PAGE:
(Nov 01, 2001) By investing in networks, partnerships and closer co-operation between research and private industries, Norway intends to concentrate on growth and innovation over the next ten years. This initiative, entitled "Value Creation 2010", was launched at a conference in Kongsberg at the end of October.
(Nov 01, 2001) Nordic efforts to improve working environments are now beginning to show results. Tarja Filatov, Finland's Minister of Labour, has brought the attention of the Nordic Council to the economic significance that a good working environment can have for businesses and the national economy.
(Jun 01, 2001) In April this year a new agreement was struck between the two biggest unions in Reykjavik and the municipality. The agreement will bring about a radical change in wage structures and form the basis for the evaluation of all jobs.“A blow has been struck for a fairer and more just pay structure between men and women, something we have been striving to achieve since 1997,” says Birgir Björn Sigurjonsson, Director of Human Resources for the City of Reykjavik.
(Jun 01, 2001) Expert group proposes new models to meet labour market demands: “We believe that improving the function of the labour market and ensuring the availability of labour will be key factors in the next few years. This policy line includes the provision of some additional services for more hard-to-place applicants by ‘head-hunters’,” says Heikki Räisänen, an adviser at the Finnish Ministry of Labour in charge of the expert group who put forward the proposal on further developing the Labour Market Policy reform of 1998.
(Jun 01, 2001) Two male social advisors, newly appointed to the County Administrative Board in Malmö, were given salaries in excess of those earned by their incumbent female colleagues. In a judgement issued by the Swedish Labour Court on 23 May, this difference was attributable solely to market forces and not in any way gender discriminating.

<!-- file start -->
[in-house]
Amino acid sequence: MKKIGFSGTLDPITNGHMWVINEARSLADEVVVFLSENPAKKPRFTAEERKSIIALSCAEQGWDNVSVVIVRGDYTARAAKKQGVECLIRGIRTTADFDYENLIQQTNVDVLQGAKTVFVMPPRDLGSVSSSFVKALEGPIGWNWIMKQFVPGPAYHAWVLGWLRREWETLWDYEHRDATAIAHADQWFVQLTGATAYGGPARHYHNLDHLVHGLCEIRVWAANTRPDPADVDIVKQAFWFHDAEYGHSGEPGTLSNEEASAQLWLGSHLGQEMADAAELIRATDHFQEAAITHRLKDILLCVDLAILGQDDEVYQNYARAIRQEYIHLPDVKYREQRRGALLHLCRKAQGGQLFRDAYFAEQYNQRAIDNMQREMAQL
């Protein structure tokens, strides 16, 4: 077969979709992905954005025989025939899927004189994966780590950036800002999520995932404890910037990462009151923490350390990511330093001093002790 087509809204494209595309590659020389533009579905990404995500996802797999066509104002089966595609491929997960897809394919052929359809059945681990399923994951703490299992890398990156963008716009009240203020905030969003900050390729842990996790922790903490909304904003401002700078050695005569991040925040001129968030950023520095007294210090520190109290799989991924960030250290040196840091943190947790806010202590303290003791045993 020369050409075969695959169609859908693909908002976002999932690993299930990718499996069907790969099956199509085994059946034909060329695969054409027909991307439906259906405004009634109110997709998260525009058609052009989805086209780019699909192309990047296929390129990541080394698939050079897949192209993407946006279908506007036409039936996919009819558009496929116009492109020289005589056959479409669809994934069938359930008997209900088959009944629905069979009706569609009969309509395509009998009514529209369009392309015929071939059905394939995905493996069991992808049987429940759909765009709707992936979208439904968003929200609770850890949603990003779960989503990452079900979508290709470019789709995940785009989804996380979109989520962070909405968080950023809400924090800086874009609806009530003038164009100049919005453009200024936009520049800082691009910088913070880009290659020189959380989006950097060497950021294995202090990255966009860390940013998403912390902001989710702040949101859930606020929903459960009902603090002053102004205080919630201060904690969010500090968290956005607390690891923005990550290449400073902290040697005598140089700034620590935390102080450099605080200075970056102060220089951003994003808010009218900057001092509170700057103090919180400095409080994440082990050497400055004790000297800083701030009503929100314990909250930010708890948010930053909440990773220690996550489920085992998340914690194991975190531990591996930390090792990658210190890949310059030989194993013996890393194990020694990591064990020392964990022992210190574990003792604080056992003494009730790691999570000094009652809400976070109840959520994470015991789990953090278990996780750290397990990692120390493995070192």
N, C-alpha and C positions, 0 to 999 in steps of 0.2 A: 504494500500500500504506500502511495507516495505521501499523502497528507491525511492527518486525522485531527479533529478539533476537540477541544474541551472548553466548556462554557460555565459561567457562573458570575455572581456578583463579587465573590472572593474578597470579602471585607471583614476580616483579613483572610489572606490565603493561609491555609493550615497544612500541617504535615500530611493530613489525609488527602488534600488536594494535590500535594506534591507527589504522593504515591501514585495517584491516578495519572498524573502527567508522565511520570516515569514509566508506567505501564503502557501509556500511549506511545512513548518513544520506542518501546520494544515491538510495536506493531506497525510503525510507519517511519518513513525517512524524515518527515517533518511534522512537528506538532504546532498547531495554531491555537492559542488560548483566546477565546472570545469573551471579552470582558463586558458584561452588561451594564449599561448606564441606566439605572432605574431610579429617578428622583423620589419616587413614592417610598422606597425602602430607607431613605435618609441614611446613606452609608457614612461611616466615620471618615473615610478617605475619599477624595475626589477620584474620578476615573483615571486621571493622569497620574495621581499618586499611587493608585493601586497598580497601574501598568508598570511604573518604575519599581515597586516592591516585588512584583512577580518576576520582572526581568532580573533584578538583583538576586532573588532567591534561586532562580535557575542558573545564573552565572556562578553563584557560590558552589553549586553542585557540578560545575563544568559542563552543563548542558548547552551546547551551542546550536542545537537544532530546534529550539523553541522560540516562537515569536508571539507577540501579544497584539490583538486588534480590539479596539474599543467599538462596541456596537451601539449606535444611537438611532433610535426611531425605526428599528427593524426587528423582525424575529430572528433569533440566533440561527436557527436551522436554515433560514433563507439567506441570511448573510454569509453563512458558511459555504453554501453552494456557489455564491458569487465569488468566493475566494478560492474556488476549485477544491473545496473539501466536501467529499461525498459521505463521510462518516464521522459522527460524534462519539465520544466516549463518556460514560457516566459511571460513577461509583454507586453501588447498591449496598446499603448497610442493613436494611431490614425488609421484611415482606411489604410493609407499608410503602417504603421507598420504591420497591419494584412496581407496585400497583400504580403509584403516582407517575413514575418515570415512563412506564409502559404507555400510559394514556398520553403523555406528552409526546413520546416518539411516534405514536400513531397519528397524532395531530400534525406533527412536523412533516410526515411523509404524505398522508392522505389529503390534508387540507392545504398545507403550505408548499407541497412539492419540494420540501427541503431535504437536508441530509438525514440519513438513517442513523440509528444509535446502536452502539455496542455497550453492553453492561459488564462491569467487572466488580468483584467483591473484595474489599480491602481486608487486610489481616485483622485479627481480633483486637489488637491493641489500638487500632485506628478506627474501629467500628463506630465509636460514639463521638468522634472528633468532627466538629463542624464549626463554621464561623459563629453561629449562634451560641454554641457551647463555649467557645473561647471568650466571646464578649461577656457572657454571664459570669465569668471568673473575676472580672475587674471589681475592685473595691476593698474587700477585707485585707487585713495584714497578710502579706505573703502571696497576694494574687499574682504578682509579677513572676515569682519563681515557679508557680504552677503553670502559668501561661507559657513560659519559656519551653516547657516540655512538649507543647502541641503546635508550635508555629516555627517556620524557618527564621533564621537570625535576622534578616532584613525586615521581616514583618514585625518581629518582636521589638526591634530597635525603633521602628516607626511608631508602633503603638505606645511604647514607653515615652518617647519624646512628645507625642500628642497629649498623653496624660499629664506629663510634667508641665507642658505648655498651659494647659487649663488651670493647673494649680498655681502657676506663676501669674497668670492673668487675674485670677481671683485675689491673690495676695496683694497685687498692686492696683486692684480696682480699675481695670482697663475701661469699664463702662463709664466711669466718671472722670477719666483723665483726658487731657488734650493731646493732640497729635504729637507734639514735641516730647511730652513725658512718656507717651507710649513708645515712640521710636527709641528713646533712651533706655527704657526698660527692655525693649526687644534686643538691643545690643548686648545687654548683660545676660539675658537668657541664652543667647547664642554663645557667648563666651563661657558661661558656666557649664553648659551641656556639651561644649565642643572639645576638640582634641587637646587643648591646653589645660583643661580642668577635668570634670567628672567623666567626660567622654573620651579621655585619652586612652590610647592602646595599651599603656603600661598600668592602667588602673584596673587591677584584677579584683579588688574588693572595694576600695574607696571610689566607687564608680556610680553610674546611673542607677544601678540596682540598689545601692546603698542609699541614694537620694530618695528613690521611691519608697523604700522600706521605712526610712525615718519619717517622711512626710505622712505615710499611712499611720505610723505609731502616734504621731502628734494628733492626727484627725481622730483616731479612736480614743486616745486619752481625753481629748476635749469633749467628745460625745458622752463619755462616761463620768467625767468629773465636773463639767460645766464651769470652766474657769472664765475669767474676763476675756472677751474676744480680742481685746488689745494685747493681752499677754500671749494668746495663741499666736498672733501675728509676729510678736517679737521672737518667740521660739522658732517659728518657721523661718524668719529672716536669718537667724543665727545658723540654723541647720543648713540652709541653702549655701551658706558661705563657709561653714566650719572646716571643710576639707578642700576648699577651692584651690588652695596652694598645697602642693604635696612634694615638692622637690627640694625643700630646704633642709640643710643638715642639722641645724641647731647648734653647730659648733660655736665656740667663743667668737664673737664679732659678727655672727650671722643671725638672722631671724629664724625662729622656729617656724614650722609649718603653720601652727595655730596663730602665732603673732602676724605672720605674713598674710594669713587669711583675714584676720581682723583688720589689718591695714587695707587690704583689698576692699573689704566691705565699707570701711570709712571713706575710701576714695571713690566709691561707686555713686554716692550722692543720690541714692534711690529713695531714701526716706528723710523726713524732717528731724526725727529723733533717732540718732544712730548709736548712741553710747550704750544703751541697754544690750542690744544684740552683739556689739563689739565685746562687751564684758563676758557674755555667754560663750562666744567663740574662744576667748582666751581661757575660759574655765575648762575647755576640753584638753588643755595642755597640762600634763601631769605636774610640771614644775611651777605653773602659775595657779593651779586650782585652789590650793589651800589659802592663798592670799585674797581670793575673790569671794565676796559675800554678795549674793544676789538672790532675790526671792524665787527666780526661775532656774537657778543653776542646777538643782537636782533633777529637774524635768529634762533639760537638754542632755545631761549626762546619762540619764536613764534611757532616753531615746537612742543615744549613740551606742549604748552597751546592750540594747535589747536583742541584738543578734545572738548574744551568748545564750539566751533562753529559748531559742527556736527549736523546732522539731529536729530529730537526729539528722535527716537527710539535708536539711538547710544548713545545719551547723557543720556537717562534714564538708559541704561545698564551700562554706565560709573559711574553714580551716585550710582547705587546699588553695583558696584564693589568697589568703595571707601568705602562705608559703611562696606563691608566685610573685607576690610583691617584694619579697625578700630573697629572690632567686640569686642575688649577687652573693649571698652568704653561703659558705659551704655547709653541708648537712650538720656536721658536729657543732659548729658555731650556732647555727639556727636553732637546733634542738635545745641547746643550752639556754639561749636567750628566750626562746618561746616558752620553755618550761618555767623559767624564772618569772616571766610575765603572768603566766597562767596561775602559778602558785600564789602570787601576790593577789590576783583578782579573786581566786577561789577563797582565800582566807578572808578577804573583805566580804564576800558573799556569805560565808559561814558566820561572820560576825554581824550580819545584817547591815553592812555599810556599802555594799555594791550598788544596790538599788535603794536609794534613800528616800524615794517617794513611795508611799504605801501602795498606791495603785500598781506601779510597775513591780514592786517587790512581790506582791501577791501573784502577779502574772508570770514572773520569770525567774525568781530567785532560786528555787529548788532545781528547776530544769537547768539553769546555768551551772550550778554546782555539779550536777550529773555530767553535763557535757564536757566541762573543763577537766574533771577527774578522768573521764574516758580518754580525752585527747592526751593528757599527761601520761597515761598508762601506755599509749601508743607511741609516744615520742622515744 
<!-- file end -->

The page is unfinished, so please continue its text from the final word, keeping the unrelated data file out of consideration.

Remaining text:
(Jan 01, 2001) «The public employment services (PESs) in the Nordic countries cooperate effectively when employers are looking for labour from neighbouring countries. Contacts are made easily and trustfully, and are based on confidence and familiarity. » So says international director Peter R. Myklebust, of the Norwegian Directorate of Labour.
(Jan 01, 2001) As with the rest of Europe, the labour force in the Nordic countries will change in the future. There is a great risk of a future lack of manpower. Therefore, during the autumn, discussions will start between politicians and the social partners in the Nordic countries regarding future manpower requirements. The challenge is to find strategies that cover future manpower needs, without renouncing fundamental value systems.
(Jan 01, 2001) The costs of sick pay and sickness pension in Norway have increased dramatically in recent years and correspond to half the income from the oil pumped out of the North Sea. This is worrying in consideration of not only the costs but also the drain on manpower.
(Jan 01, 2001) The Nordic countries cannot rest on their laurels just because they have had success with the new technology. If IT is to be accessible to all, a joint effort and cooperation between the Nordic countries is needed, says Lennart Daleus, leader of the Swedish Centre party and member of the European Committee of the Nordic Council.
(Jan 01, 2001) Through the implementation of a series of initiatives, the Danish Minister of Labour, Ove Hygum, is aiming to improve conditions for the 200,000 Danish wage-earners who carry out the same monotonous work every day. However, according to the Confederation of Danish Industries (DI), it is being done in an amateurish way.